Founding A Company In Shenzhen For Eight Days

Nadya Peek is one of the hackers that should require no introduction for the regular Hackaday reader. She is a postdoc at the Center for Bits and Atoms at the MIT Media Lab. She’s responsible for Popfab, a CNC machine that fits in a suitcase and one of the first implementations of a Core XY stage we’ve seen. Nadya has joined the ranks of Rudolf Diesel, Nikola Tesla, Mikhail Kalashnikov, and George W.G. Ferris by having a very tiny piece of the Novena laptop bear her name. She’s built cardboard CNC machines, and taken the idea of simple, easy to build printers, routers, and drawbots worldwide.  She just defended her thesis, the gist of which is, ‘How to rapidly prototype rapid prototyping machines.’ She’s also one of this year’s Hackaday Prize judges, for which we have the utmost appreciation.

This year, the organizers of the Fab 12 conference on digital fabrication in Shenzhen turned to Nadya and her team to bring their amazing experience to conference attendees. A workshop was in order, but Nadya didn’t have time to organize the logistics. The conference organizers made a deal: the Center for Bits and Atoms would teach a workshop, but getting all the materials and electronics was the responsibility of the organizers.

Upon arriving at the Shenzhen Sheridan, Nadya found the organizers didn’t hold up their end of the bargain. The cardboard, motors, electronics, and glue were nowhere to be found. A “rider” doesn’t quite translate from English, it seems. This is Shenzhen, though, where you can buy all the cardboard, motors, electronics, and iPhone clones you could imagine. What was the solution to this problem? Founding a company in Shenzhen for eight days.

Half a tourist’s guide to Shenzhen and half a deconstruction of what goes into cardboard CNC, Nadya’s talk for the 2016 Hackaday SuperConference covers what happens when you have a week to build a company that will build machines that build machines.

Our Capabilities Are Your Possibilities

In Shenzhen, purchase orders and invoices are the domain of companies. To gather all the parts for this workshop conference, Nadya and the rest of the Bits and Atoms team founded a company, Gestalt Solutions Co. Ltd., with the motto, “Our Capabilities Are Your Possibilities”.

sheleprodWith the company name in order, the team headed down to the Huaqiangbei marketplace, where they quickly snapped up a bunch of soldering irons, a reflow oven, and about $400 worth of assembly equipment. Orders were placed for four-layer PCBs, and stainless solder paste stencils. 3D printers and laser cutters at the conference were requisitioned, and electronic components were acquired.

Despite multiple problems, the conference went off without a (visible) hitch. All this, of course, was due to being at the only place on the planet where you can buy components to build assemblies to build robots that can build robots in three days… and having the skills to pull it off.

We’re pretty keen on engineering war stories, and there were plenty of them at the Hackaday SuperConference, but Nadya’s talk goes above and beyond what we usually hear. It’s something that could only happen in Shenzhen, and we’re glad she could make it out and reminisce about the bots of days past.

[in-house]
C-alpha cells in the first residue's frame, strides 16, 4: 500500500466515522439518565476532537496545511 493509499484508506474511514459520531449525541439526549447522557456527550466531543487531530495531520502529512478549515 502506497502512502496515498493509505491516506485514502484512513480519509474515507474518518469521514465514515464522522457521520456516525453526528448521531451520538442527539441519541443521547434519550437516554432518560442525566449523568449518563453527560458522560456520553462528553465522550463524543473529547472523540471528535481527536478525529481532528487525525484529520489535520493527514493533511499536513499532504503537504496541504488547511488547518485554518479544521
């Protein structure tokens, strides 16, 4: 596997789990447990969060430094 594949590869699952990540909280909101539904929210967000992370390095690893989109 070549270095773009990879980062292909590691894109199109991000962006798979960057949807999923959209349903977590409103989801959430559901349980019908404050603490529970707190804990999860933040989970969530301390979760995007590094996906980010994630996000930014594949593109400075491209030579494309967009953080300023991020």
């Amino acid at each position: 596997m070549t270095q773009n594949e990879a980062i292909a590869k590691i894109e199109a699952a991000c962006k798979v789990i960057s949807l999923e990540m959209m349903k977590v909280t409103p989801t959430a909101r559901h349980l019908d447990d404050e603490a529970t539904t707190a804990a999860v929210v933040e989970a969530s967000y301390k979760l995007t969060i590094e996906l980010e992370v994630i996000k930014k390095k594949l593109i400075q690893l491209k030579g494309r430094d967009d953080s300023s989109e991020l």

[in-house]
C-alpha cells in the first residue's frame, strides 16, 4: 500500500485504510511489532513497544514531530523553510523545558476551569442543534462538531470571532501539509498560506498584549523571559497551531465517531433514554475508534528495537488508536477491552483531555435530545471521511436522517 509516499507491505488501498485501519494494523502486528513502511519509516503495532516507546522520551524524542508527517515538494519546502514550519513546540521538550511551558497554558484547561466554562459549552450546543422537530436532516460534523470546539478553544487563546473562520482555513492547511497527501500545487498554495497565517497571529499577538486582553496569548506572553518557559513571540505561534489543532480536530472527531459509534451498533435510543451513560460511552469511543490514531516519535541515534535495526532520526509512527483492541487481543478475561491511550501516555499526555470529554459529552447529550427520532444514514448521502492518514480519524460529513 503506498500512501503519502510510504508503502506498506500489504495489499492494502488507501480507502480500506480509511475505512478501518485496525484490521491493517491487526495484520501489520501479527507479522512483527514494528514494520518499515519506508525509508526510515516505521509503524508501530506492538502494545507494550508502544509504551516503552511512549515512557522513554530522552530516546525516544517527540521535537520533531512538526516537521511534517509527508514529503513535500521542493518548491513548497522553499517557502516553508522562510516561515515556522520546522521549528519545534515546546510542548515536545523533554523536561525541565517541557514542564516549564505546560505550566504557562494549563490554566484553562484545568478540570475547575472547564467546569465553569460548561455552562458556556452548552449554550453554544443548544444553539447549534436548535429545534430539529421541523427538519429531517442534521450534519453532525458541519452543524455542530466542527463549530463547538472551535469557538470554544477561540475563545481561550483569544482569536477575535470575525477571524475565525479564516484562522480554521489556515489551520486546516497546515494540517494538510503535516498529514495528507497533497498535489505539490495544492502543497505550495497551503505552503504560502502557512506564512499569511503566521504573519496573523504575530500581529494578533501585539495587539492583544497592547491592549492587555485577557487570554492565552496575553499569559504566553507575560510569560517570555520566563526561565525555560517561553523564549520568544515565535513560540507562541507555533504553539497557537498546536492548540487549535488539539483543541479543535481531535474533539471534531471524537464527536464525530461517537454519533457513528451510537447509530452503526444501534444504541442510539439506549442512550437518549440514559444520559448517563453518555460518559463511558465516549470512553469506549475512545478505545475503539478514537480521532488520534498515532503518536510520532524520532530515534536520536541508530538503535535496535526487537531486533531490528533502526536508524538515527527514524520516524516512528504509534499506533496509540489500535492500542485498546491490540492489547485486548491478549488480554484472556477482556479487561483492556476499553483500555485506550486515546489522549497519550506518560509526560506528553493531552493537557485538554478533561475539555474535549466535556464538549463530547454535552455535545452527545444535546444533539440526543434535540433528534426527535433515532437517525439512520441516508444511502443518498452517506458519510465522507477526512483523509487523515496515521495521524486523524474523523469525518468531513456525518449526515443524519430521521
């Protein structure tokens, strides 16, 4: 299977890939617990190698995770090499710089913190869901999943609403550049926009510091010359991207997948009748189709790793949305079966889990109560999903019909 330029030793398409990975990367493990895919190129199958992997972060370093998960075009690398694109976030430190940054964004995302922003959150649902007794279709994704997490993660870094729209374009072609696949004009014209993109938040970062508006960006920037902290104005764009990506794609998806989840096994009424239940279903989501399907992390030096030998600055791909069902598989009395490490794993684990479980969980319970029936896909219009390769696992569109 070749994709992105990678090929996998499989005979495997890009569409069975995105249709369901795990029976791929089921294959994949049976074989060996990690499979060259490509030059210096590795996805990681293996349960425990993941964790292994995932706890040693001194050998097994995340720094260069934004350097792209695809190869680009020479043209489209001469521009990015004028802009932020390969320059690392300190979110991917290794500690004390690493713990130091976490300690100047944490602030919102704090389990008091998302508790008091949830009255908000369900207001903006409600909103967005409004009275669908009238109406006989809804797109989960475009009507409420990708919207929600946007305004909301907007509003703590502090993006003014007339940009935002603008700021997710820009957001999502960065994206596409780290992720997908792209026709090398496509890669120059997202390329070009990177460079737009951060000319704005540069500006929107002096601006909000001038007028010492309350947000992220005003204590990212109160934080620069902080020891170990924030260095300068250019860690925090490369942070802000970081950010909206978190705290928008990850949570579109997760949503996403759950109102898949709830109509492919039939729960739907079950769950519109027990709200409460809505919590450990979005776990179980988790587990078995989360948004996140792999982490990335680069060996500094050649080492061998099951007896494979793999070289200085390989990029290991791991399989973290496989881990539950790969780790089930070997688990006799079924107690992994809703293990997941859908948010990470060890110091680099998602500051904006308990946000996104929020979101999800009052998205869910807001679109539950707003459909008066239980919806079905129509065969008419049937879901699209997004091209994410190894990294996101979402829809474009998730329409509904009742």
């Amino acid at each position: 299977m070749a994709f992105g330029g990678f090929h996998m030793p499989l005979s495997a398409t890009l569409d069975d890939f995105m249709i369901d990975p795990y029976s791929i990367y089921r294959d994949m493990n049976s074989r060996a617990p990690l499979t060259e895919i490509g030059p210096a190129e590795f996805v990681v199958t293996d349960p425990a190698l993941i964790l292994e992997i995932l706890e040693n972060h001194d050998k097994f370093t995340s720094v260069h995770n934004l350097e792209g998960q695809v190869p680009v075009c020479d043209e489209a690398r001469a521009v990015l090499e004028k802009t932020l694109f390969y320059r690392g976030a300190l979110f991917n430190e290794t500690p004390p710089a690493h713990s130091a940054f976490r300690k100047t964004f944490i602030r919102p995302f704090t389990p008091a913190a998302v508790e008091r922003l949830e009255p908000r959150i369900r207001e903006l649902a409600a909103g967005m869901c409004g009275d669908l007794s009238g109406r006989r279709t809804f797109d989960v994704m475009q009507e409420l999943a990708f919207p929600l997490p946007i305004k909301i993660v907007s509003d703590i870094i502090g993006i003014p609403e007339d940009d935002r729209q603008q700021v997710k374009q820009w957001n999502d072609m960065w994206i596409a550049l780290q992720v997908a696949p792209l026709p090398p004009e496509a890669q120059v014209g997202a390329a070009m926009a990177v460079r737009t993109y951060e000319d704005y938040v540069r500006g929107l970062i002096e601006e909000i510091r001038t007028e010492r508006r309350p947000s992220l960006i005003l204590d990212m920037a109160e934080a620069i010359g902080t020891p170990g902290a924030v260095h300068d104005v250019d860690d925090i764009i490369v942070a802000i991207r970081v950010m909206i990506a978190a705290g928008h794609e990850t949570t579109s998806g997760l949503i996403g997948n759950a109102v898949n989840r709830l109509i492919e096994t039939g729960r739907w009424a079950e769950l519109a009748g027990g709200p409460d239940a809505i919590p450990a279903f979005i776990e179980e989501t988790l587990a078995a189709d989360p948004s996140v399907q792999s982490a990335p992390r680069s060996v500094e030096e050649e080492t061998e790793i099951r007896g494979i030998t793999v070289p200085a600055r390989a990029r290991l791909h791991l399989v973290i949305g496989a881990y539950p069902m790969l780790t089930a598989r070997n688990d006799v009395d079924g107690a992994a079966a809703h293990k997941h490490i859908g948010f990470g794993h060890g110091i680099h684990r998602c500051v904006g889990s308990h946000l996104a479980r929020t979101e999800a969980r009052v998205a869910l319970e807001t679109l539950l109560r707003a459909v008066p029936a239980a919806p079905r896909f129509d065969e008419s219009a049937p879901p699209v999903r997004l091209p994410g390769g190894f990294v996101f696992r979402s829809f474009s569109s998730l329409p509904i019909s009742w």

17 thoughts on “Founding A Company In Shenzhen For Eight Days

  1. so wait why did they have to form a company?
    I guess i’ll have to watch the hackaday © superconference ©™ to find out right
    star simpson is on the list I guess they let her out of prison then
    I don’t get the laptop thing either, did she make something for it? i don’t suppose tesla or the gun guy did because they are dead, or this guy just wrote her name on it for what reason? the link does not explain at all. if someone writes my name on their laptop can I do a conference?

    1. My guess (from some experience in Shenzhen myself) is that factories won’t answer the phone for you unless you’ve got a title and a company name behind your purchase order. One of the companies I worked for assigned all of us hardware engineers special “Shenzhen titles” to ensure we’d get prompt attention to our inquiries — hint: “director” is a key word. If you are “director of engineering for XYZ co” you get your emails returned. If you’ve got a cutesy silicon valley title like “head hacker” you’re going to be waking up to an empty inbox..

  2. From NYC, you can fly direct to Hong Kong in about 16 hours, catch a train to Shenzhen. Including the border crossing, that’s maybe 2 hours. Do all your shopping in a day. I’m thinking in three days total you can have all the parts you need for whatever you want to build. Depending on your hourly rate, that’s got to be cheaper than paying hundreds for shipping, waiting for days (weeks?) for parts, and maybe not getting the right stuff.

  3. I really wanted to like this presentation, but it was just too disorganized and incoherent to be of use to me. Video summary: We had to scramble to get a project done. Shenzhen has resources to do this. :(

  4. Nice job belittling what most understand is an impressive feat to pull off. It would be great if you would readjust your basis for making comments to help build up community rather than breaking it down like this.

    There is a communication barrier — language, cultural, and technological — when working between the US and China. It’s not unique to this situation. What is unique is that they still pulled off the goal of the workshop.

Leave a Reply

Please be kind and respectful to help make the comments section excellent. (Comment Policy)

This site uses Akismet to reduce spam. Learn how your comment data is processed.